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House, Senate negotiators reach agreement on operating budget


JUNEAU, Alaska — House and Senate negotiators reached agreement on a state operating budget, and proposed a way to fund government through the end of this fiscal year without potentially having to draw from the constitutional budget reserve fund.

The committee, meeting late Saturday night, proposed using about $1.1 billion in forward-funding for education for the fiscal year beginning July 1, to help cover this year's deficit. To fund education for next year, the committee proposed $950.5 million in general funds and $157 million from an in-state gas pipeline fund. That fund is what Gov. Bill Walker otherwise would use to help develop an alternate gas line proposal, an issue that's been a point of contention with Republican House and Senate leaders who previously unsuccessfully sought to rein in his plans. Legislative Finance Division Director David Teal said there's about $180 million in it now.

While the Senate proposed cutting $47.5 million in education for next year, the cut for education would be about $16.5 million, on top of cutting $52 million in one-time funds between 2016 and 2017. The repeal of the one-time funds is in a separate budget package. The budget proposal would not forward-fund education for 2017.

Failure to reach agreement on the budget sent the Legislature, which had been scheduled to adjourn last Sunday, into overtime, with education funding a sticking point.

Senate President Kevin Meyer, R-Anchorage, said the conference's actions represent an agreement between the House and Senate majorities. Floor sessions were scheduled for Sunday, though it is expected that two-thirds of each the House and Senate would have to support waiving the Legislature's rules to allow the budget to be taken up without waiting at least 24 hours from when it was delivered to the Senate secretary and chief clerk of the House.

Meyer said the Senate planned to take up at least two other bills that Walker wanted, related to child support and Interior energy needs.

Budget negotiations had been occurring between not only the House and Senate but also between the House majority and minority. It had been expected that a three-fourths vote would be needed to authorize a draw from the constitutional budget reserve fund to help cover costs for this year and next. In the House, Democratic support is needed for that threshold.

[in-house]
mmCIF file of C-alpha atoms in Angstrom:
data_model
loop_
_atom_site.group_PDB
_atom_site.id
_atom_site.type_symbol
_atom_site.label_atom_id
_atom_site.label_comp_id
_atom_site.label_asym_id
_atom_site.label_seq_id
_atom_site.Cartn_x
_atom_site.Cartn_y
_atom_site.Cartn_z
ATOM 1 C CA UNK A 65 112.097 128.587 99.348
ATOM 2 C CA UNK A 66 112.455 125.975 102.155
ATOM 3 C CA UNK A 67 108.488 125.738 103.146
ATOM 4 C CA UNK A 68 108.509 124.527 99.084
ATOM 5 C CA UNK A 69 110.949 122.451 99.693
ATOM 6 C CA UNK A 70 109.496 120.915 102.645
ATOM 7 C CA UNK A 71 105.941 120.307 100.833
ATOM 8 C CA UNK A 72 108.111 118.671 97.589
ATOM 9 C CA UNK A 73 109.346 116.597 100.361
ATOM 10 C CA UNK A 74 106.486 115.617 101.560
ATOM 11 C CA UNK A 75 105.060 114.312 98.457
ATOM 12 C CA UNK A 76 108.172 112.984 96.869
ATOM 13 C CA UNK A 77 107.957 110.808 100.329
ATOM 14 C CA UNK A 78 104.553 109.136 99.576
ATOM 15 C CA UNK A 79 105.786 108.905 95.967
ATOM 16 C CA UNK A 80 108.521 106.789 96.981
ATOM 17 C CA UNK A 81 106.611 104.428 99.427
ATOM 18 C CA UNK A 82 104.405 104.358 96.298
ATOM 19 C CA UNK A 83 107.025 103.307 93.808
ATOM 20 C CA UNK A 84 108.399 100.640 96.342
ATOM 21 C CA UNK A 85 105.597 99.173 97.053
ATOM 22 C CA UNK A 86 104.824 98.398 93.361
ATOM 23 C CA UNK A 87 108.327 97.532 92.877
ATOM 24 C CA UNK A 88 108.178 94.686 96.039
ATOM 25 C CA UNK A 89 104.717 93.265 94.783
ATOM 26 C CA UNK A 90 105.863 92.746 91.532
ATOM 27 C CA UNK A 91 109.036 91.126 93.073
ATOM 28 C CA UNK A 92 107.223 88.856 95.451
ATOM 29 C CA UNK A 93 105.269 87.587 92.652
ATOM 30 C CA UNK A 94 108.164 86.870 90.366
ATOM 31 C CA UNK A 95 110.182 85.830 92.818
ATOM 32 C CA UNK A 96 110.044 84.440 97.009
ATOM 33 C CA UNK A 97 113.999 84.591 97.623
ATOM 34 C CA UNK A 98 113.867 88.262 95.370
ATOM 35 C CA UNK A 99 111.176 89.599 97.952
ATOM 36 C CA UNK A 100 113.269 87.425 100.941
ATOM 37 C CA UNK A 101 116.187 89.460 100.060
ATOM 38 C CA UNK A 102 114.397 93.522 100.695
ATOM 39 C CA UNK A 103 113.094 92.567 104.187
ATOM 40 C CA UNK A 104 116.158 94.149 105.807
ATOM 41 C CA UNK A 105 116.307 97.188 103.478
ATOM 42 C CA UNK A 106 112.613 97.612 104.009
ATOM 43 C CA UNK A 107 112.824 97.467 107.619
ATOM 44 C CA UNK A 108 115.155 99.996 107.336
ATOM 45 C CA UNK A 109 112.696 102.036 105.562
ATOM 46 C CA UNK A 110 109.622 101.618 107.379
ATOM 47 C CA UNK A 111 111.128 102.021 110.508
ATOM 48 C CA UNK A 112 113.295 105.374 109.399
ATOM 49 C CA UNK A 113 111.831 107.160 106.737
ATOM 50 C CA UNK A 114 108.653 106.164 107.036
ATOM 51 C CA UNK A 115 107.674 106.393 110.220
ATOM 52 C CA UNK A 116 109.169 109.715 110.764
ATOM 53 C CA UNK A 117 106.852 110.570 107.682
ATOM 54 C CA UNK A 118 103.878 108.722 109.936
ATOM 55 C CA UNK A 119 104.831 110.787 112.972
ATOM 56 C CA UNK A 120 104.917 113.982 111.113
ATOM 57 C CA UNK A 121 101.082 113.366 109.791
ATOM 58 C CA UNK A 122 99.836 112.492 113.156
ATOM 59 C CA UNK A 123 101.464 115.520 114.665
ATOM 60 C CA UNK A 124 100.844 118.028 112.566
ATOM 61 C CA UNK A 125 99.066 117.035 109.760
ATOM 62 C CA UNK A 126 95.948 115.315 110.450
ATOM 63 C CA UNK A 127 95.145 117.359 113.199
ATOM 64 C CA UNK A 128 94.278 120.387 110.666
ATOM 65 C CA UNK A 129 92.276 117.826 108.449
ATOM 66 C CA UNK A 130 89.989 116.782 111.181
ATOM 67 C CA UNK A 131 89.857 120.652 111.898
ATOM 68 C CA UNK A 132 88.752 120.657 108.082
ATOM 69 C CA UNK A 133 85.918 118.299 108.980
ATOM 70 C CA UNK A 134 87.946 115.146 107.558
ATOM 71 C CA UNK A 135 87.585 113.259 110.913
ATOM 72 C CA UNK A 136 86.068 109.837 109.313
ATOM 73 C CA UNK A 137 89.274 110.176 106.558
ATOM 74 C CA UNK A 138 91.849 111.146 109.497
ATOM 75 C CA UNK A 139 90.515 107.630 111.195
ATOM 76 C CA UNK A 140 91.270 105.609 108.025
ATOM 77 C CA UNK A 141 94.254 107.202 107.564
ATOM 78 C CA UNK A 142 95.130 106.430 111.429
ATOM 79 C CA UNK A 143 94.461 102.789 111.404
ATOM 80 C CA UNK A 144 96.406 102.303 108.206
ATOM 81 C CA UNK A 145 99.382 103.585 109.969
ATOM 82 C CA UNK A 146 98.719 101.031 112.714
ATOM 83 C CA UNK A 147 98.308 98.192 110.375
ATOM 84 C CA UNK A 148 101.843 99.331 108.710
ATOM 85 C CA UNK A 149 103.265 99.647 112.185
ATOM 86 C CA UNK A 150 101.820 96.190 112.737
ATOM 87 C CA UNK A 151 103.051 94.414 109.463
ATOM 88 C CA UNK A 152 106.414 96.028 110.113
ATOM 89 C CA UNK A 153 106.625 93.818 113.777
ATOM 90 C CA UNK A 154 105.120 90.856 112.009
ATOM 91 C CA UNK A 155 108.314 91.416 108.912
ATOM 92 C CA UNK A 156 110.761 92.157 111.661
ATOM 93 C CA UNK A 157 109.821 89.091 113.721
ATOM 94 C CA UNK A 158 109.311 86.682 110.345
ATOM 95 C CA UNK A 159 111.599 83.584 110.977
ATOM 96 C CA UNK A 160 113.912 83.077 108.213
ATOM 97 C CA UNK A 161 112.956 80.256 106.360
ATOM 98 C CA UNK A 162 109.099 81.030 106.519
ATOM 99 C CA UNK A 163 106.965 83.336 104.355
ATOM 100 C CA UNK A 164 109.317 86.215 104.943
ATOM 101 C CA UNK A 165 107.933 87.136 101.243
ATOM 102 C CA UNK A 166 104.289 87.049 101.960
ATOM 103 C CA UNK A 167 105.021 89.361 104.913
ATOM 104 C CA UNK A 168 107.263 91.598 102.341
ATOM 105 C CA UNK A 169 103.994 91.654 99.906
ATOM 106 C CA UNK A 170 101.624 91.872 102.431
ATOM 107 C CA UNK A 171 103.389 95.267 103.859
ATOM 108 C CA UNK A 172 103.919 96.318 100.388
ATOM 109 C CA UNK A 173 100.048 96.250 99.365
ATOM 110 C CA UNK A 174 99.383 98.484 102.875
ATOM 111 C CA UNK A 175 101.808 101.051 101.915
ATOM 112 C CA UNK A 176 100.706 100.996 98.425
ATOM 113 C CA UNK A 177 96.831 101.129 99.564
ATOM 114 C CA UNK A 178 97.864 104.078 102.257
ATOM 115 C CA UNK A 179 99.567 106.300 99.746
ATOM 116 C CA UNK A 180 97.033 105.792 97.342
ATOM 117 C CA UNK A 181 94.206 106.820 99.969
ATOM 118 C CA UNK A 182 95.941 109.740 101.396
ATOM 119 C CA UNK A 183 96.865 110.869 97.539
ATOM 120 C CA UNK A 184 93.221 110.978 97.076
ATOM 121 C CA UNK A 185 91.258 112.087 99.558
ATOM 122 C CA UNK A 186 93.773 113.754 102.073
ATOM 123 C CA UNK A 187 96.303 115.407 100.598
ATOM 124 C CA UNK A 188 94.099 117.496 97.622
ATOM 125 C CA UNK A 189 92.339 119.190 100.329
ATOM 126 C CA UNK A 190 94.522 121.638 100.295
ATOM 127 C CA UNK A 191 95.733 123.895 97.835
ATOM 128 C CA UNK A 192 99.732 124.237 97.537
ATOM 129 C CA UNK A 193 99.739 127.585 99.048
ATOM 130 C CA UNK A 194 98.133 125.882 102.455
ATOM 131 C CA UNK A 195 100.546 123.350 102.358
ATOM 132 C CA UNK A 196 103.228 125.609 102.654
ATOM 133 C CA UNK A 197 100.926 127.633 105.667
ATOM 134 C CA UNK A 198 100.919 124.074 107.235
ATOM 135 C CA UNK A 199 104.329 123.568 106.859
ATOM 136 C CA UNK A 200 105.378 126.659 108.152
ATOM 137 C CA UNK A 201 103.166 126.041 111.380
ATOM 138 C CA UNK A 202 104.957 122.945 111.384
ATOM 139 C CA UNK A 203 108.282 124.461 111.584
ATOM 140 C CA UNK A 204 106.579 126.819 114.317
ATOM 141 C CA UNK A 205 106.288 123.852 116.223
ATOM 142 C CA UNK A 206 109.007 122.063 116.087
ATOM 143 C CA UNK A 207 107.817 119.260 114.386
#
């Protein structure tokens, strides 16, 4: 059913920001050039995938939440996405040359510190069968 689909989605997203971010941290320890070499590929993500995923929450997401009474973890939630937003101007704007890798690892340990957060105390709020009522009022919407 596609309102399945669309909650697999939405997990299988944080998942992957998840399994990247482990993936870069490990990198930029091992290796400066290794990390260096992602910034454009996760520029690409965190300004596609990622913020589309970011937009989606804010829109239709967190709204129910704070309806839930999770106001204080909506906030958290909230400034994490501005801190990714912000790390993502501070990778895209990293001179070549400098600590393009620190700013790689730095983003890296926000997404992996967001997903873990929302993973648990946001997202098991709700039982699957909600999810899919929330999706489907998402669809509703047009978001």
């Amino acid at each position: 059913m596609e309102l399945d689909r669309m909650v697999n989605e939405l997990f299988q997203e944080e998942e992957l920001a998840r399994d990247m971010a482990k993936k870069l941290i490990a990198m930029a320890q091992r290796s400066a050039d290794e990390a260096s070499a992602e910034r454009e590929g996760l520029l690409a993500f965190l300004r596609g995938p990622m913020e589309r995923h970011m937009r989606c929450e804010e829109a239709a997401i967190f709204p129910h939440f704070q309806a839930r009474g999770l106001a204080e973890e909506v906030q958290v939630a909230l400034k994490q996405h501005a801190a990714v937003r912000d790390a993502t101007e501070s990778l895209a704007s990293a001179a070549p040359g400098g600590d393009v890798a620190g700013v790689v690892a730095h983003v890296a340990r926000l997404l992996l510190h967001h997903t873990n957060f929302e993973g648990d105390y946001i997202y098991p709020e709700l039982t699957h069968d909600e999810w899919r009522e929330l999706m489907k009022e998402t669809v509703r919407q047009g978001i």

Democratic-led minority has been opposed to cuts to education funding and negotiated salaries in labor union contracts for next year, among other things. Members of the GOP-led majority said they had little appetite for adding to the budget. The contract increases also were struck.

Before the meeting, Rep. Les Gara, D-Anchorage, said his resolve was not diminished. "I'm not going to get on my knees and say uncle to anybody," he said. "It's about kids."

Democrats have proposed revisiting the state's oil tax credits, which the majority has shown no interest in, and expanding Medicaid and accepting federal funds that come with it. The budget advanced includes language that says the state could not accept federal money for Medicaid expansion without an "acceptable reformation plan" and appropriation approved by the Legislature.

Medicaid expansion has been a priority for Walker. He has indicated he would call a special session to deal with that if lawmakers don't address it before adjourning.

The budget proposal outlined would still call for a constitutional budget reserve fund vote for the current year in case available revenue doesn't cover costs. It was projected there would be more than $120 million left at the end of this year under the committee's approach. If the three-fourths vote fails and that amount is not enough to cover costs, the amount necessary would come from a fund used for student scholarships. Teal said there is money available that could be used without impacting the scholarship program.

The budget proposal also would call for the three-quarter vote for 2016. While the administration has said there would be money to operate into the fall, it is expected at some point that a draw from reserves would be needed to help fill what is projected to be a multibillion-dollar budget hole.

Walker spokeswoman Grace Jang said by email that Walker's expectation is that the legislature "will fulfill its constitutional obligation to pass a fully funded budget."

She called the budget proposal disappointing.

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